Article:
As well as the policing of the Barton Moss protests, the United Nations report also slams the UK Government for its anti-trade union laws, undercover policing, the Investigatory Power Act and general restrictions on protests, including the practice of 'kettling'...
"Many people around the world look to the United Kingdom as a model for democracy and respect for human rights and fundamental freedoms" the report concludes "They notice when this country takes positive steps to strengthen its practice in this area. However, they notice even more when it moves in the opposite direction."
Human rights solicitor, Simon Pook, welcomed the United Nations report..."At the time of Barton Moss I advised that I, along with independent Legal Observers, was gathering evidence on the policing tactics and the Government response to the right to peaceful protest and freedom of expression" he said "It was reported in Salford Star that the findings would be presented to the United Nations.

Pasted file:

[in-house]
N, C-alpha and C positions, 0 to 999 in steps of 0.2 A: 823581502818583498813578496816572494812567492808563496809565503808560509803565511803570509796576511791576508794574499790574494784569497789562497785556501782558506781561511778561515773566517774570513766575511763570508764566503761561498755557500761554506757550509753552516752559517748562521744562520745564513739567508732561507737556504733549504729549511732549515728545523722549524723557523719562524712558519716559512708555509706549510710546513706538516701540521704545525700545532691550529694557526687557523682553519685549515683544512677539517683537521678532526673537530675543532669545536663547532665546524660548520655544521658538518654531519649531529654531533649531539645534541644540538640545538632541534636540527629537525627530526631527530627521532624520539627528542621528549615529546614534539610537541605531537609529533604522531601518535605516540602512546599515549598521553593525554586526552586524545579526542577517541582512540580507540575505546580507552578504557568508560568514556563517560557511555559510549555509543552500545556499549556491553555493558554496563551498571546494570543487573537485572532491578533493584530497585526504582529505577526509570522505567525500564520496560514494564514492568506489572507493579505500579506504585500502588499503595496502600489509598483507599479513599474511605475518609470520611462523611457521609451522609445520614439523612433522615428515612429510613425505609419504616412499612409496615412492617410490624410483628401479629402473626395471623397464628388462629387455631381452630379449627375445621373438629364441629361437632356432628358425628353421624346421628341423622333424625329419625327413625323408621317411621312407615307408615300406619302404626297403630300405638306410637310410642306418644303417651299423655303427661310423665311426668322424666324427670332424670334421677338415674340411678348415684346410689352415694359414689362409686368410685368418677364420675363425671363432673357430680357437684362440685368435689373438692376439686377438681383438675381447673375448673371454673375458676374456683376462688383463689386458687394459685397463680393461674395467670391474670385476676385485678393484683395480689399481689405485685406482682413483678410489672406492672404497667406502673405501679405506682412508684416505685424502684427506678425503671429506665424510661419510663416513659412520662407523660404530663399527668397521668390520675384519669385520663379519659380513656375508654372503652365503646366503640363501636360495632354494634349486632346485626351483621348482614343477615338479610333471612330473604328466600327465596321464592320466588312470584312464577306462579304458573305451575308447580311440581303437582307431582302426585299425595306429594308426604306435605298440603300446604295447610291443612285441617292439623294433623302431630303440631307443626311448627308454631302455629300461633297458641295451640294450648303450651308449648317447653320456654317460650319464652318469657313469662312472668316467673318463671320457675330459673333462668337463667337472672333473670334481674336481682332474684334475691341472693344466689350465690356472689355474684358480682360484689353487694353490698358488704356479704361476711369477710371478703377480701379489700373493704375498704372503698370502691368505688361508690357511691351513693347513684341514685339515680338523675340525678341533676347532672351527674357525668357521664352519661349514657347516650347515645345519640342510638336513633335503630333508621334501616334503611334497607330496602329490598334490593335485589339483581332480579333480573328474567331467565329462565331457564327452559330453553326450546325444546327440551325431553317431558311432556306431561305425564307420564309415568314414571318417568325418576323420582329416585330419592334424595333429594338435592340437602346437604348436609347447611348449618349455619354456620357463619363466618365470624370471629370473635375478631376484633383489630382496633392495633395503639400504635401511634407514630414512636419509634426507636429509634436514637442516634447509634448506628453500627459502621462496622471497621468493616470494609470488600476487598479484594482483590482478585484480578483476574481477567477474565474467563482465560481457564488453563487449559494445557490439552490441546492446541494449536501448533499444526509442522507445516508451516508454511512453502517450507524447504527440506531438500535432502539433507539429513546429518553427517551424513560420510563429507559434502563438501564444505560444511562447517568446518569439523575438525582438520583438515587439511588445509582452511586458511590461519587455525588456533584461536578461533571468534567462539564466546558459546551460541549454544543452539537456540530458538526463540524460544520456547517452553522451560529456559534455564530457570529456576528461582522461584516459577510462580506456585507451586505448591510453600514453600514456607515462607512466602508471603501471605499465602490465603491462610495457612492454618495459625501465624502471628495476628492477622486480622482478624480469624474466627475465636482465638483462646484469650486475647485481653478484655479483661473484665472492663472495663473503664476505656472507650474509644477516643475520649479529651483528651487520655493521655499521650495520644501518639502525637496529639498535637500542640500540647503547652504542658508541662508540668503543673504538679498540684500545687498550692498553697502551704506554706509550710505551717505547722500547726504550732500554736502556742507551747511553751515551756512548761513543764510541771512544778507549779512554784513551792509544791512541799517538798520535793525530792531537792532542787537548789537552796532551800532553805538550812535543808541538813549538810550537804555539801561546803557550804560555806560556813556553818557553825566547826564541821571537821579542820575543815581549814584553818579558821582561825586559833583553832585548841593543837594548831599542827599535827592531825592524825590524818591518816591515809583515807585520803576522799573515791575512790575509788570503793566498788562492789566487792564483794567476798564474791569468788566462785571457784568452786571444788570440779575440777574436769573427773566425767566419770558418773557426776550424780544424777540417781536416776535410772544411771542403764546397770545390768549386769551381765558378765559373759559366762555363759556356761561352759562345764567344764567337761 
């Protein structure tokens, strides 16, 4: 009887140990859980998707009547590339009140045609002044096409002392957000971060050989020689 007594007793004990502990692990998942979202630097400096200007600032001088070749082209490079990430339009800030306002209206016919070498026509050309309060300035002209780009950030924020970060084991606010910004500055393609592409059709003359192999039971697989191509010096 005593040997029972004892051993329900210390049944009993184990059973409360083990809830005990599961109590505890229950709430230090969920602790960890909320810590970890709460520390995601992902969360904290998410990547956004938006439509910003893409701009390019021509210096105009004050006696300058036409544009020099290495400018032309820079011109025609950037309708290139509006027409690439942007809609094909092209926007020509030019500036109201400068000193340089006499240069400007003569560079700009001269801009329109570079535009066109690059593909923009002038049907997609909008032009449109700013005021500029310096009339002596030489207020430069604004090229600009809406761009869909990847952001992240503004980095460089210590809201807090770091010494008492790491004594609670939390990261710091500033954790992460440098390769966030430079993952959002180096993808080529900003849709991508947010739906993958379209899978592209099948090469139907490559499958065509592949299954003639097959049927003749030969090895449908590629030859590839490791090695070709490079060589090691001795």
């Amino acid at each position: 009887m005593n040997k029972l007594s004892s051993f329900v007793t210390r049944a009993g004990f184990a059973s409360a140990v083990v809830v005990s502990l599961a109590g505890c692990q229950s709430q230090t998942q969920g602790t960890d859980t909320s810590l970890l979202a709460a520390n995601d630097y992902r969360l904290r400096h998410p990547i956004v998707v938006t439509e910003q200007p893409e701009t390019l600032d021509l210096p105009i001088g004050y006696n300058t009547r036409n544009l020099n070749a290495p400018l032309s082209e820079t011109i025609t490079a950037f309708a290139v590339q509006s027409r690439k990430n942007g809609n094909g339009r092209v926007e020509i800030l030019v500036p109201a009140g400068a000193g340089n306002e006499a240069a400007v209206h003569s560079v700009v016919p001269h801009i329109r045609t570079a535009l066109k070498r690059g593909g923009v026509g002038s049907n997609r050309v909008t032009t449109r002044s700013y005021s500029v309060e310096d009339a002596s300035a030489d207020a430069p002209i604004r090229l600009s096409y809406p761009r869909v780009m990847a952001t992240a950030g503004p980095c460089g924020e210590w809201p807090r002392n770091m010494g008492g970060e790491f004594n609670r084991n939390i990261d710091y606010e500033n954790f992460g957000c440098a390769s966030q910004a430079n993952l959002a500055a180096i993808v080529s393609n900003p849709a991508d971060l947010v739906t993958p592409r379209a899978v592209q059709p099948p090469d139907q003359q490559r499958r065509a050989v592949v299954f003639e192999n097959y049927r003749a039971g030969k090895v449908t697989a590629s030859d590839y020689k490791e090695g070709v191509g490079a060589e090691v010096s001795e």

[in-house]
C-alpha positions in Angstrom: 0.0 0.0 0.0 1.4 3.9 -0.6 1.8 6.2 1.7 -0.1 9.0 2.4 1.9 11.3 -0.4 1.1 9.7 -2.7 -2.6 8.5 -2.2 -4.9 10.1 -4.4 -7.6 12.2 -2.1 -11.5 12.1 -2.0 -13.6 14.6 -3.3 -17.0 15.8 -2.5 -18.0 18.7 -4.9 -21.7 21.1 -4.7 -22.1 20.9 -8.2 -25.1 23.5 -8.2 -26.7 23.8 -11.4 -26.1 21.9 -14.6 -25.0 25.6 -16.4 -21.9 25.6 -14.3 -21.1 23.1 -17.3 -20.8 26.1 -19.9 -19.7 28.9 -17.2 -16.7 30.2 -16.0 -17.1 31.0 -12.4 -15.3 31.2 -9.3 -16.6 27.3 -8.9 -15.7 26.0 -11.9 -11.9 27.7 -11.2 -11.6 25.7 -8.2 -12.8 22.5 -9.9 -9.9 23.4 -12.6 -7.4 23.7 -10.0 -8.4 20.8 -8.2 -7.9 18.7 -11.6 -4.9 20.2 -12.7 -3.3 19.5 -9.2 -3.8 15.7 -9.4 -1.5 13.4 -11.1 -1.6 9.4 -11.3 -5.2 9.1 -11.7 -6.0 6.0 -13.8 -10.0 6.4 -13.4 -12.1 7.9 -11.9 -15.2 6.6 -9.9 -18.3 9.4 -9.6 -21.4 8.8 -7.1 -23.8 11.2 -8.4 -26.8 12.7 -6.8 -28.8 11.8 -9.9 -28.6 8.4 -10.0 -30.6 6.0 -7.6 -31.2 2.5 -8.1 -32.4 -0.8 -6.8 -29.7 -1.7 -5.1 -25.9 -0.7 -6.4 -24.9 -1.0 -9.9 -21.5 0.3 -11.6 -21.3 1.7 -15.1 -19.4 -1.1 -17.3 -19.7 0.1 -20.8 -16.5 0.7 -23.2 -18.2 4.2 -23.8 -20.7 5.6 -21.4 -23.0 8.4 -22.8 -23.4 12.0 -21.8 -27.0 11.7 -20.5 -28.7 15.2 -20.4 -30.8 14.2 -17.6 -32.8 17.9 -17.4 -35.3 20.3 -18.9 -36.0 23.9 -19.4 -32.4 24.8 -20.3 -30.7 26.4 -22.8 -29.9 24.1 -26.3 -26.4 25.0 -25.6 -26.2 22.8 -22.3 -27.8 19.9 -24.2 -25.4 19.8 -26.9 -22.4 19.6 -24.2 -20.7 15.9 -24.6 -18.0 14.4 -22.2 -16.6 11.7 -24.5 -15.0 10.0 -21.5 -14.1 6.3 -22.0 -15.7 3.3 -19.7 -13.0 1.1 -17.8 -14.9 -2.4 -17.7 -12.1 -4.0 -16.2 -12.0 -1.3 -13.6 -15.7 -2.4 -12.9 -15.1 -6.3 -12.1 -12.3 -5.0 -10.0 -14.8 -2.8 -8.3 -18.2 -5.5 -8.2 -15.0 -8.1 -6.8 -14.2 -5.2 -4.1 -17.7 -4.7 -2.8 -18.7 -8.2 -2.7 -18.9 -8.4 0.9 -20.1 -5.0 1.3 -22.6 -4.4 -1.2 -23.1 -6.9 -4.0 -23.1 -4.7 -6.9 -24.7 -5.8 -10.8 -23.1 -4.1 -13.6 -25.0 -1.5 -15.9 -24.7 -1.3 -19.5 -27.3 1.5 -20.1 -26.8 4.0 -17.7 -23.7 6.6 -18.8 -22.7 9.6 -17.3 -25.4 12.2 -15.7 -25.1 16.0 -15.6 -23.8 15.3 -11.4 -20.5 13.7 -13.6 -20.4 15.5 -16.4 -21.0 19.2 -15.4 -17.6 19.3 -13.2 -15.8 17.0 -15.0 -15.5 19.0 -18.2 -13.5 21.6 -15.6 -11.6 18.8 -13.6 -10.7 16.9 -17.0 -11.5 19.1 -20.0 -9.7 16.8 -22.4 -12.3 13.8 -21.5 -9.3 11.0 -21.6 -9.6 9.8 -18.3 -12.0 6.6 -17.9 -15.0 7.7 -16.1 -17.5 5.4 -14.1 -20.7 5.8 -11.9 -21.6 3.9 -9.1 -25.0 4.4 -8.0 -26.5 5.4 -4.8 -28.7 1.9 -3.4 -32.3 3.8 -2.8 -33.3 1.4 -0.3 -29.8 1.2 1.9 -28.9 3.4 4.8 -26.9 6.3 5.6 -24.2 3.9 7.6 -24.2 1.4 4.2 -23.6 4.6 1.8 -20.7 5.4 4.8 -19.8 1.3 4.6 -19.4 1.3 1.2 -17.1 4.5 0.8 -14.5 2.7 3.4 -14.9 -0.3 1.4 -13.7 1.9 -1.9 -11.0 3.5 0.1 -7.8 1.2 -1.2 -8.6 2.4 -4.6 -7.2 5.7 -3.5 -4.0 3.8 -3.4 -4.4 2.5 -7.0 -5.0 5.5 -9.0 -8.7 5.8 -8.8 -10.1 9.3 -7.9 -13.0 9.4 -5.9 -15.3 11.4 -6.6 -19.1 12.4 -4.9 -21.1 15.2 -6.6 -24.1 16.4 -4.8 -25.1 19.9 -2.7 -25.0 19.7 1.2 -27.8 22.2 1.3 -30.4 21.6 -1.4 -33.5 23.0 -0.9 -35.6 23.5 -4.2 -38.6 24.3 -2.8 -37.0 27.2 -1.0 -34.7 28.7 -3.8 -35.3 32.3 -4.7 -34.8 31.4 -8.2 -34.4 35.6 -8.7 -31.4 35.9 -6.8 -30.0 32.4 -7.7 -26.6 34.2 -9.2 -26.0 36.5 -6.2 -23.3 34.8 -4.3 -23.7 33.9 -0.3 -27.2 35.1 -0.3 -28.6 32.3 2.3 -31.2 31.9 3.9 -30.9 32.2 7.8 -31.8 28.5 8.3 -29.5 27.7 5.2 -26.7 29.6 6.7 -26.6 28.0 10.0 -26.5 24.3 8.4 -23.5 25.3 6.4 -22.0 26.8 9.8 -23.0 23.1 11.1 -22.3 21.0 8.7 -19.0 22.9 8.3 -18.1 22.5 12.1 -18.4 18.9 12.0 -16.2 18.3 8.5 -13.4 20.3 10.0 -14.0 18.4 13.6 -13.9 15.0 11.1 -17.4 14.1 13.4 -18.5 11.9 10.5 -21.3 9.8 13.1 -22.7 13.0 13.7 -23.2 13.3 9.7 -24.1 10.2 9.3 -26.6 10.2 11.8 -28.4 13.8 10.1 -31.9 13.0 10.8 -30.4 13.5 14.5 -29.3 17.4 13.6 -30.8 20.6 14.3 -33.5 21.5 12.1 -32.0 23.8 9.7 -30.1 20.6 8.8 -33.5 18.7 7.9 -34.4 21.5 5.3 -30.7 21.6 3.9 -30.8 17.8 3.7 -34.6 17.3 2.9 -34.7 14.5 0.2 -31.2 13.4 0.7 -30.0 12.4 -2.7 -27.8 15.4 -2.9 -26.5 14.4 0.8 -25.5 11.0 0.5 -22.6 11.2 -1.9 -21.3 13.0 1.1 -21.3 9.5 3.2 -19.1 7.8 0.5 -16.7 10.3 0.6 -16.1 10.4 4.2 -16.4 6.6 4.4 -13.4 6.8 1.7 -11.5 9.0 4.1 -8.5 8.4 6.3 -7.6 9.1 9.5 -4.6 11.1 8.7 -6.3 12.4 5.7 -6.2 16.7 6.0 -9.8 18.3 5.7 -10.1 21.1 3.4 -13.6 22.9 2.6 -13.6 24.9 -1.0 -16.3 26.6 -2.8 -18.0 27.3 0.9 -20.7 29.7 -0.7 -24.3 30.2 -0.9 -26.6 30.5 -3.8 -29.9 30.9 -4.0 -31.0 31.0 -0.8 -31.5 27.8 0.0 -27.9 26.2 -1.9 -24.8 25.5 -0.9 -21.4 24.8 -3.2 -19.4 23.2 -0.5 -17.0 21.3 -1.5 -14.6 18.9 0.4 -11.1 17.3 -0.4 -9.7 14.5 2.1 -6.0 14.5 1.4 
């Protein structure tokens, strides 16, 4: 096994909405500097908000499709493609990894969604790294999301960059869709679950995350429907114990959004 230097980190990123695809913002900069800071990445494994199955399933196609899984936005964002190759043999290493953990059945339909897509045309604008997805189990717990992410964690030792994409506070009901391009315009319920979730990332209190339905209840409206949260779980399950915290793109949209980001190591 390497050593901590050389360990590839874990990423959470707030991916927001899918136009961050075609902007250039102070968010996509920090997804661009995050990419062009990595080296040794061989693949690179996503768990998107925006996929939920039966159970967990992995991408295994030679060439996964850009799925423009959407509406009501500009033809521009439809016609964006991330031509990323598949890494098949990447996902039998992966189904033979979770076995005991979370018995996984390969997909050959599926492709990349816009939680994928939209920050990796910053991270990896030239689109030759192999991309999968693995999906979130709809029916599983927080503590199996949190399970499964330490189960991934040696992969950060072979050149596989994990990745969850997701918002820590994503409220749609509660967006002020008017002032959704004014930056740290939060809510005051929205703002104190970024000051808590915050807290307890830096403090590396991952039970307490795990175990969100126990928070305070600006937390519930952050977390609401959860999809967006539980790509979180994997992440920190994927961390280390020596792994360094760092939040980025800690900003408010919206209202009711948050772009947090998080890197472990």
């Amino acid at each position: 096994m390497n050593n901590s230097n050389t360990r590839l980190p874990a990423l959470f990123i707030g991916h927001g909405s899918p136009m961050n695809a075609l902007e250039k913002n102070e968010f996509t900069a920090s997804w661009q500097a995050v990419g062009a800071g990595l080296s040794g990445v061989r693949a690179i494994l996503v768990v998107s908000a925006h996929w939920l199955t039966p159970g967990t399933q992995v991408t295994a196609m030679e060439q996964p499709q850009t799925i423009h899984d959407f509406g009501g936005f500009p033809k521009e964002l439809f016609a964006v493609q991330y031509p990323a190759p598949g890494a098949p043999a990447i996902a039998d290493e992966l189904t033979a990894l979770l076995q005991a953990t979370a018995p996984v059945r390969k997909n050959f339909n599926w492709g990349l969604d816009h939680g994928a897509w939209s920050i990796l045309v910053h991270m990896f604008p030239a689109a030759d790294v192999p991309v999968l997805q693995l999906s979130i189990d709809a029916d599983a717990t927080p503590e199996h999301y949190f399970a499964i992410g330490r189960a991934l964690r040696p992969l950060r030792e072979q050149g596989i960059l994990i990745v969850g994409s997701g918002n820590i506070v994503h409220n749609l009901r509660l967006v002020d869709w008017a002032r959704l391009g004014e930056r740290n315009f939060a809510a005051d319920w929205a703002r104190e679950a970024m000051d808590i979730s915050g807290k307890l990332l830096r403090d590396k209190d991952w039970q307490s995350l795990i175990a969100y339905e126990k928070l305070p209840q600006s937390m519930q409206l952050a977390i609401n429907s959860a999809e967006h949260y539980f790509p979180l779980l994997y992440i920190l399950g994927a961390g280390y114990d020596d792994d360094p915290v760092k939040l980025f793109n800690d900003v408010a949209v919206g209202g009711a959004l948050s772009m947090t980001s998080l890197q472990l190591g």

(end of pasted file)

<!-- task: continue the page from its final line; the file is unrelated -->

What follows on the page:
"There has been a previous independent report on policing of Barton Moss by John Moore and York Universities, Will Jackson and Joanne Gilmorton" he added "This is the second independent report and both reports make difficult reading about how GMP discharged its duty to peaceful protest and freedom of assembly.
"The only report to find the policing had no case to answer was that overseen by Tony Lloyd the then Police and Crime Commissioner" he explained "The United Nations report is particularly important as it holds the Government to account for the policing at Barton Moss.
"The role of Independent Legal Observers is key role in a civil society and the state must continue recognise the importance of their role" he insisted "Local police forces must also allow them to observe their officers actions. I welcome the report and its recommendations in regards to policing peaceful protest. It is clear that the policing at Barton Moss must never be repeated; if it is repeated then the police and the state must be held to account via the judicial process..."
Meanwhile, at Preston New Road, where Fylde anti-fracking demonstrations happen every day, there have been more complaints of 'excessive policing'...
Main photo by Steven Speed